By Kim Jong-chan
A couple of weeks ago, I saw a TV program about a group of KBS reporters who make an on-site trip of the entire route of the proposed Seoul-Busan canal by small boat. They were accompanied by an architect for the canal project and an environmentalist, both invited to join the journey.
The architect asserted that the project would create minor environmental destruction. But the environmentalist expressed concerns that building man-made canals could result in the destruction of the ecosystem by dredging the bottom of several sections of the Han and Nakdong Rivers.
The depth of water was too shallow for the tiny boat to pass through those sections, including Yoju in Gyeonggi Province and Joryeongcheon in Mungyeong, North Gyeongsang Province. We can imagine how deep the canal builders would have to dig as the waterway is designed for large container carriers. Needless to say, the work could destroy parts of the ecosystem. Actually, the builders plan to construct a 20-kilometer tunnel that penetrates the inland Gyeongsang mountainous areas.
The history of the debate about building a canal in Korea goes back to the 18th century. In 1782, King Jeongjo of the Joseon Kingdom (1392-1910) officiated gwageo or a state exam to recruit public servants and asked the applicants to present measures to facilitate transportation of materials going to the state coffers.
The king was apparently mindful that cargo vessels departing from the southwestern Honam region by sea often sank at a location called Anheungryang now near the Anmyeondo in South Chungcheong Province. This ignited debate on the need to dredge mudflats now in Taean to build a waterway. The monarch promised to listen to any opinions of the applicants regarding the feasibility of the proposed groundwork.
Despite President Lee Myung-bak's desire to push the cross-country canal project forward, there are growing concerns that building a canal over mountain ranges in some areas could result in flooding as well as environmental destruction. Opponents have also raised doubts over the practicality of building a waterway in a peninsula country, where most big cities are not far from the sea. In addition, they question the project's economic effect, insisting that the initiative will require a large amount of money with low returns.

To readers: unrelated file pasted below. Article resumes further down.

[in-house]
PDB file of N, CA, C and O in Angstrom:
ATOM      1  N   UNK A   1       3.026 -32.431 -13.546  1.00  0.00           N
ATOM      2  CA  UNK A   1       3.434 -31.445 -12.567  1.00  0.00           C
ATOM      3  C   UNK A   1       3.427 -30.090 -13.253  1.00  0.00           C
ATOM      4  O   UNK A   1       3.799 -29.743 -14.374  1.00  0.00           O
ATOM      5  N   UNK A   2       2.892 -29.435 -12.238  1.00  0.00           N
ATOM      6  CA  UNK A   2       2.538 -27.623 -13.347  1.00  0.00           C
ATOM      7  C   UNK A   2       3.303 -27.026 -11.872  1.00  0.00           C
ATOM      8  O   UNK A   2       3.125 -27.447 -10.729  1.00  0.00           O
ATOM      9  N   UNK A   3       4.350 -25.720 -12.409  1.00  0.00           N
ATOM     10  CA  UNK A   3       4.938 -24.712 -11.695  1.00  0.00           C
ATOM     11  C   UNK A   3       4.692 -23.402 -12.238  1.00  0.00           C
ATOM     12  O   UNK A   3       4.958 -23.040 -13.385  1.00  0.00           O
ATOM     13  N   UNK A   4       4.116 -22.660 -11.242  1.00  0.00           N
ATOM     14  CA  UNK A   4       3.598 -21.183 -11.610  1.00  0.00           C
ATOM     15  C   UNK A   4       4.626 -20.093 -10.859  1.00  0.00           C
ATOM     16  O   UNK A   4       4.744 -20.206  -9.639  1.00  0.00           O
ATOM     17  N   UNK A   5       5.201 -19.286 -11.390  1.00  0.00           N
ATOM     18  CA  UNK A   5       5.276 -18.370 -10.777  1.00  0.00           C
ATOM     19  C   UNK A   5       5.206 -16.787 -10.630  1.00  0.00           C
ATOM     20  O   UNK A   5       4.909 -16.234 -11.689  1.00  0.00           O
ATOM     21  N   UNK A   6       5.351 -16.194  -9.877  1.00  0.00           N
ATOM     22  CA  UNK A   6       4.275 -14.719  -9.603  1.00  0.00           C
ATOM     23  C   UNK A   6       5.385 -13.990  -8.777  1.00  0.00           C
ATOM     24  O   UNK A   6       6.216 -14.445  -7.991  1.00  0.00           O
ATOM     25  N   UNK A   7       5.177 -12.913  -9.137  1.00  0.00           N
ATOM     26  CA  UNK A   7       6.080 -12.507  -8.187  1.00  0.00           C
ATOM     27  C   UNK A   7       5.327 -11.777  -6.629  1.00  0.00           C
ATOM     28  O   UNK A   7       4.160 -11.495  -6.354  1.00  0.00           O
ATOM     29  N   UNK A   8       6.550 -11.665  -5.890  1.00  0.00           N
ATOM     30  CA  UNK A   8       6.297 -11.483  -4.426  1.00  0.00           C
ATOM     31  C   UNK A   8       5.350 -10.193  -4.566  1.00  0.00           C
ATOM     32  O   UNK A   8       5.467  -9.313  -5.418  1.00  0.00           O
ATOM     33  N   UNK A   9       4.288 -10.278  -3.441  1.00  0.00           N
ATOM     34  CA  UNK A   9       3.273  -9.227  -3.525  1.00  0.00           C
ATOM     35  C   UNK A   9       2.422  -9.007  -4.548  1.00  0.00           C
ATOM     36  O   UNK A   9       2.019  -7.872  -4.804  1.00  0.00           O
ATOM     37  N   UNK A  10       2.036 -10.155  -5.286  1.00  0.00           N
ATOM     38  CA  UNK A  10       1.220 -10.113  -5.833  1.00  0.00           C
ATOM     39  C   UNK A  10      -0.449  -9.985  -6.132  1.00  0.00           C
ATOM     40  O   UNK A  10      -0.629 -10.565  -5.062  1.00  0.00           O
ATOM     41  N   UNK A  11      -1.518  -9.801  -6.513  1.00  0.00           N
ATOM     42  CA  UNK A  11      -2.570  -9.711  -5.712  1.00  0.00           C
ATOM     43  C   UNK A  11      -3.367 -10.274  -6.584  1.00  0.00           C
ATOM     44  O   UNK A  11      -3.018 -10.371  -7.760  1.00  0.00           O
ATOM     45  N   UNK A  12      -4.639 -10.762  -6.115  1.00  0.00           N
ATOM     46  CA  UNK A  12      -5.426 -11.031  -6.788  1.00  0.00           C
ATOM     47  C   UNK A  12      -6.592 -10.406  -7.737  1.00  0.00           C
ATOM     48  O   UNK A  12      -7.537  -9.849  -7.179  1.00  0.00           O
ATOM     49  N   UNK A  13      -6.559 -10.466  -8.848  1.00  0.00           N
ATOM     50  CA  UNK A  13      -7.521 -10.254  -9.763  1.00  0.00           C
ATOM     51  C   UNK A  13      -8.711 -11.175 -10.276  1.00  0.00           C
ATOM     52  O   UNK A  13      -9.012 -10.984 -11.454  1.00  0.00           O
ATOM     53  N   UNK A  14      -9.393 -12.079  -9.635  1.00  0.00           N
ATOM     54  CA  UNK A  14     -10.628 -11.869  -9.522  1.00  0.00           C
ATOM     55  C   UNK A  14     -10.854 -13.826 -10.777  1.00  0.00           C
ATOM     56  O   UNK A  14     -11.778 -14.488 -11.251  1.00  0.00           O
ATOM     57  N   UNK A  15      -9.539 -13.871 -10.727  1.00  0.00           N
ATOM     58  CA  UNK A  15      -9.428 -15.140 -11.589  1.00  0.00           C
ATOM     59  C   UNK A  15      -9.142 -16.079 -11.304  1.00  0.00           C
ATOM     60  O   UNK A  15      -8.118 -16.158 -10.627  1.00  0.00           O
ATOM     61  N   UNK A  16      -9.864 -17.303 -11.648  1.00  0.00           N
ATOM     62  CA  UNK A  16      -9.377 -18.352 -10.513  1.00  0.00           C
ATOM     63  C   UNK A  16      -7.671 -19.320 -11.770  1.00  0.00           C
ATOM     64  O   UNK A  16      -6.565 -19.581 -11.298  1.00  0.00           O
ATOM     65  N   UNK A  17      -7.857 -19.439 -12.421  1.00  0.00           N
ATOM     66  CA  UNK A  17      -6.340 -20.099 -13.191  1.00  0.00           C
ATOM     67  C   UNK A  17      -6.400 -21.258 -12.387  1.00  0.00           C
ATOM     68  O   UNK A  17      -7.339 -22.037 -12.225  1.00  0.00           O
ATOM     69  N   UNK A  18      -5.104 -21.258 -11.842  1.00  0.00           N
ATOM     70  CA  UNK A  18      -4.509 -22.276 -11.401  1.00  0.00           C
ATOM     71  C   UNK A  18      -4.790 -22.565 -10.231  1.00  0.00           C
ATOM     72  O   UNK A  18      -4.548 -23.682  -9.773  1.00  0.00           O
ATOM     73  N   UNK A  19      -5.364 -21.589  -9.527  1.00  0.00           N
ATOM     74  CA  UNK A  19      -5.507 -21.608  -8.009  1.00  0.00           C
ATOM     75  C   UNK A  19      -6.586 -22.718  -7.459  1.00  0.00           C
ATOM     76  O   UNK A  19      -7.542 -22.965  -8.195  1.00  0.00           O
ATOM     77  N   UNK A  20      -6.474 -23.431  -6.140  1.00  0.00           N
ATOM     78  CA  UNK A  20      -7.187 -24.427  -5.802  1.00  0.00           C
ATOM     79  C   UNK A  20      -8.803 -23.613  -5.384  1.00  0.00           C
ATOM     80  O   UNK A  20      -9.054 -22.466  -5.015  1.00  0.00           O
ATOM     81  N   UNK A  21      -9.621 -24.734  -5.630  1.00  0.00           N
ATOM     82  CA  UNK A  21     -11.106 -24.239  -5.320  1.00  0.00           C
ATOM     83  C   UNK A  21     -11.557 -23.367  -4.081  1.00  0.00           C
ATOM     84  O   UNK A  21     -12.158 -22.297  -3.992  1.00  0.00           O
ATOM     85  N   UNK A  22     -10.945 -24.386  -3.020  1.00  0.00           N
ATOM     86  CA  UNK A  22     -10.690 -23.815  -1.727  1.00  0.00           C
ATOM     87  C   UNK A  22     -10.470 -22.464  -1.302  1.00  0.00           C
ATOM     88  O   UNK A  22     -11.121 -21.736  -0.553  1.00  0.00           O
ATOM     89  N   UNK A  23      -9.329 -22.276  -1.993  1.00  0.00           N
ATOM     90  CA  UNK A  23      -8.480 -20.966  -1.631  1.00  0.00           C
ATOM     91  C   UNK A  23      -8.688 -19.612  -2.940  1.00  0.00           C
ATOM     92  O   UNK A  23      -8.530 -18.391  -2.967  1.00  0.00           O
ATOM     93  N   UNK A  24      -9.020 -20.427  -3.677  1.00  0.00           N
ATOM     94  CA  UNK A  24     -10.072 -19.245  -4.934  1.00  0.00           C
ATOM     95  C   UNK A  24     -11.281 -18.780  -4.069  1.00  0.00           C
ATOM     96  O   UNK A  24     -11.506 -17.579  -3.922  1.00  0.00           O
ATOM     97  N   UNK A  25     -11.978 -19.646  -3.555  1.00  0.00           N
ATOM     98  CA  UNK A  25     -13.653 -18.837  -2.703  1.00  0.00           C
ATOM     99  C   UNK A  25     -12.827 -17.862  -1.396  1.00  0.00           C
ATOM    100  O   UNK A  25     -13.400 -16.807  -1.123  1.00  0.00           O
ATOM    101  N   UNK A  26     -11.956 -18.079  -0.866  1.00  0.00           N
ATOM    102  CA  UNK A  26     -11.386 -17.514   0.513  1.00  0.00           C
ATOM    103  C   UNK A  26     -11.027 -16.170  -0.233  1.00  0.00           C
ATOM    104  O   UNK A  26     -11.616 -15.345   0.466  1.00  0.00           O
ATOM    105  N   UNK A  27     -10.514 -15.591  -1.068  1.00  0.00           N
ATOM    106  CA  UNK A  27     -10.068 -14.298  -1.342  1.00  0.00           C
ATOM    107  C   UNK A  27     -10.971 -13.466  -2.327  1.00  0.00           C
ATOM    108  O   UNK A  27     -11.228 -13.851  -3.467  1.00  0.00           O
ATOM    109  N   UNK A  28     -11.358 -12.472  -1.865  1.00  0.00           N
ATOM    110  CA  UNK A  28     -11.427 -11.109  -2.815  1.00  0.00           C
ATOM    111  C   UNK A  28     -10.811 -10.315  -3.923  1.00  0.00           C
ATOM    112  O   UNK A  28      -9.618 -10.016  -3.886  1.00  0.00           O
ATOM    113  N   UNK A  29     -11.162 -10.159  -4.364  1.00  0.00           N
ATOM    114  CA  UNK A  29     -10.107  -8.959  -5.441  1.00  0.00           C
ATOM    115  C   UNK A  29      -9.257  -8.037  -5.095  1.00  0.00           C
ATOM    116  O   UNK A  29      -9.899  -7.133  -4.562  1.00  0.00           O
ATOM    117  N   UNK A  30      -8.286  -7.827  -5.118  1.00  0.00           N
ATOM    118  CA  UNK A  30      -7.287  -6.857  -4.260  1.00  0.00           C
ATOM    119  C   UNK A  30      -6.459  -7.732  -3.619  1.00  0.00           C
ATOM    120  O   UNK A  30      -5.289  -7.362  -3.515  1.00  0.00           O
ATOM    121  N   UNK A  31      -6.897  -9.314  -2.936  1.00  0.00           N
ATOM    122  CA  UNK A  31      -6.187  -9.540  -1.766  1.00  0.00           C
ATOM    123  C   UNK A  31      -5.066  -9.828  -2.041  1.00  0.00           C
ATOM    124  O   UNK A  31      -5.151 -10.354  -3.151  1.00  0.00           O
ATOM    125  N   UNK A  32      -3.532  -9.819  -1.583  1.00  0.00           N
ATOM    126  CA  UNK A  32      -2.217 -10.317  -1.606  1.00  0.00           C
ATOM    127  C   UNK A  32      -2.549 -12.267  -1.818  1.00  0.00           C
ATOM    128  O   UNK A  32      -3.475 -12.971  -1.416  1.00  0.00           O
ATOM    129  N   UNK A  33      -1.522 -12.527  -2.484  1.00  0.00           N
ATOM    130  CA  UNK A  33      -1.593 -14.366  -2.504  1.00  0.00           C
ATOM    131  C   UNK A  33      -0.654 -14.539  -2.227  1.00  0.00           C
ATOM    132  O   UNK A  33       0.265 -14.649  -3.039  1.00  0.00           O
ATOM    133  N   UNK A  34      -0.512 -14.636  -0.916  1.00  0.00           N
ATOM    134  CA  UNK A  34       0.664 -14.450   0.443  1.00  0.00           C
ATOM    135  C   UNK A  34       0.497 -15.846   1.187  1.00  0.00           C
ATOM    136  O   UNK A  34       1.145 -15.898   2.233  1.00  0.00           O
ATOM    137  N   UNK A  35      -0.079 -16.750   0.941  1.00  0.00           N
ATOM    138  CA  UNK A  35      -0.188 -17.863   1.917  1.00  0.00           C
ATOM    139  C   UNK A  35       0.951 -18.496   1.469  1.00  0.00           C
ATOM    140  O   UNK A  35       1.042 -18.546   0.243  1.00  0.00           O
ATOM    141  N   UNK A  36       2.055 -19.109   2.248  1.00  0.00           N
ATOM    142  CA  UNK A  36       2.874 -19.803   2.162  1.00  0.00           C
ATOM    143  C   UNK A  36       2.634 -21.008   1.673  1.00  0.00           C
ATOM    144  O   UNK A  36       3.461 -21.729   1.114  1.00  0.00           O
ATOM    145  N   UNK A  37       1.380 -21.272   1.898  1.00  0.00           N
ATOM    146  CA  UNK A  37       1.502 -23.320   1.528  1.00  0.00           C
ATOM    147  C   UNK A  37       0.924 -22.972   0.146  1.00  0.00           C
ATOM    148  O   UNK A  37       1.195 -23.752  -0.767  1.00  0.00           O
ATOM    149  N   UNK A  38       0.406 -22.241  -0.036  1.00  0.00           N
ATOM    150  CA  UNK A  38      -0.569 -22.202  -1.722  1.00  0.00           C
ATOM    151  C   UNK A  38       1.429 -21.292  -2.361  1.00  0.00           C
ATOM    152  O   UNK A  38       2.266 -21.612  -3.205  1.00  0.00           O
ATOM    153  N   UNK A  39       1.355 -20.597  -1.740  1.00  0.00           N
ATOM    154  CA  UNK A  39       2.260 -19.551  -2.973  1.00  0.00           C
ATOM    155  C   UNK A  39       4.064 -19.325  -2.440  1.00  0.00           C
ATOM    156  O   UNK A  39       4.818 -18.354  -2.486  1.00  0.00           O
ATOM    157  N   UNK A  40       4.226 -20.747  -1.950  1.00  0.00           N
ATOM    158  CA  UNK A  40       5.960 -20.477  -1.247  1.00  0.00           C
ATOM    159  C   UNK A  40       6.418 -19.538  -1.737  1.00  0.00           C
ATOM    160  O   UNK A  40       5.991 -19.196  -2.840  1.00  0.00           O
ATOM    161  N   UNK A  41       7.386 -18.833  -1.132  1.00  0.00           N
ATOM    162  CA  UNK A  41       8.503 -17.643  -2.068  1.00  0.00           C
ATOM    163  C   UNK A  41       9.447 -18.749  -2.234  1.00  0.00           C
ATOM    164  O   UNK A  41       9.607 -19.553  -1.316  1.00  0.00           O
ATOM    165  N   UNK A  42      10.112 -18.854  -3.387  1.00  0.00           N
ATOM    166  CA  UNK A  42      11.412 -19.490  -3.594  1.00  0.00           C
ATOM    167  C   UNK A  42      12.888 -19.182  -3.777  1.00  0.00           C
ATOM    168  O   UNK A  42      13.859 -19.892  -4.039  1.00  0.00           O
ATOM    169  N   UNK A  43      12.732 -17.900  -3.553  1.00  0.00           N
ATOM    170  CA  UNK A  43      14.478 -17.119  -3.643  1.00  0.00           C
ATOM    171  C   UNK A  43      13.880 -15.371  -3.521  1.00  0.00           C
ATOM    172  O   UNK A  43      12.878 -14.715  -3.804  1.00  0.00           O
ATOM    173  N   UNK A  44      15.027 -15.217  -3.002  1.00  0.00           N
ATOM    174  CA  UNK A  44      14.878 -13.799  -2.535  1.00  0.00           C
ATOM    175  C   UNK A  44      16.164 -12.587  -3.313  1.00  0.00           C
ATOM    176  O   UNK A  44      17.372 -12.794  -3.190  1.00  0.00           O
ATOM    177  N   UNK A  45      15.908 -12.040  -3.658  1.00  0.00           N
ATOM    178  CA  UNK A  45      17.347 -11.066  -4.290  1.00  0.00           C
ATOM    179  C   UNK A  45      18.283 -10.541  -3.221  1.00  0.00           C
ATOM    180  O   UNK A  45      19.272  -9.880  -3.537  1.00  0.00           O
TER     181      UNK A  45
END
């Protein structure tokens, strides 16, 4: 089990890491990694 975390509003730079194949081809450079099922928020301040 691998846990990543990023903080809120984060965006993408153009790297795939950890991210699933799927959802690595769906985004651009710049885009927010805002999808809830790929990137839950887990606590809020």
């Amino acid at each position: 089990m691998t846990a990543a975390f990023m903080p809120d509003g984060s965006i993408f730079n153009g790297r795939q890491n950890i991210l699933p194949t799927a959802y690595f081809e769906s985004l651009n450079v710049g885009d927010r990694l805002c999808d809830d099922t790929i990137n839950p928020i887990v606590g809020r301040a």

Initial estimates say construction of the canal would cost 16 trillion won ($17.1 billion). However, the total costs might soar to 40 trillion won, given money needed for maintenance, reconstruction of 80 of 120 bridges and the relocation of facilities.
The project, a flagship campaign pledge of Lee, also reminds people of the Gyeongin Canal connecting Seoul and Incheon on the west coast. Construction of the 18-kilometer canal began in 1995, but it has not been completed yet.
But Lee, 66, who served as CEO of Hyundai Engineering and Construction, claims that the waterway would reduce transportation costs by a third, boost tourism, create thousands of jobs and revive regional economies.
There are some signs of a slowdown. But consistent efforts are being made to lay the groundwork for the construction. Members of the canal task force team plan to meet a group of Dutch experts to discuss cooperation. An experts' meeting, site inspections and special legislation will proceed as originally planned.
Lee's firm determination to push the project was also manifested well in his appointment of Yoo Woo-ik, a key architect of the plan and geography professor of Seoul National University, as his chief of staff.
The nation's worst oil spill in waters off Taean gives us a lesson that it is hard and takes a long time to restore the environment to its original state once after destruction.
Environmentalists claim that if the canals are built, 58 species will face extinction. They include the European otter, small-eared cat, black-faced spoonbill, Bewick's swan, Reeves turtle and plants. In addition, the construction could destroy 416.3 square kilometers of nearby land, including wetlands. The size is 49.6 times as large as that of Yeouido in Seoul, which occupies 8.4 square kilometers of land.
King Jeongjo, who reigned the Joseon Kingdom from 1776 to 1800, did not adopt the proposed idea of building a waterway in the west coast area for reasons unknown to us today. The new government should listen more regarding the feasibility of the controversial plan.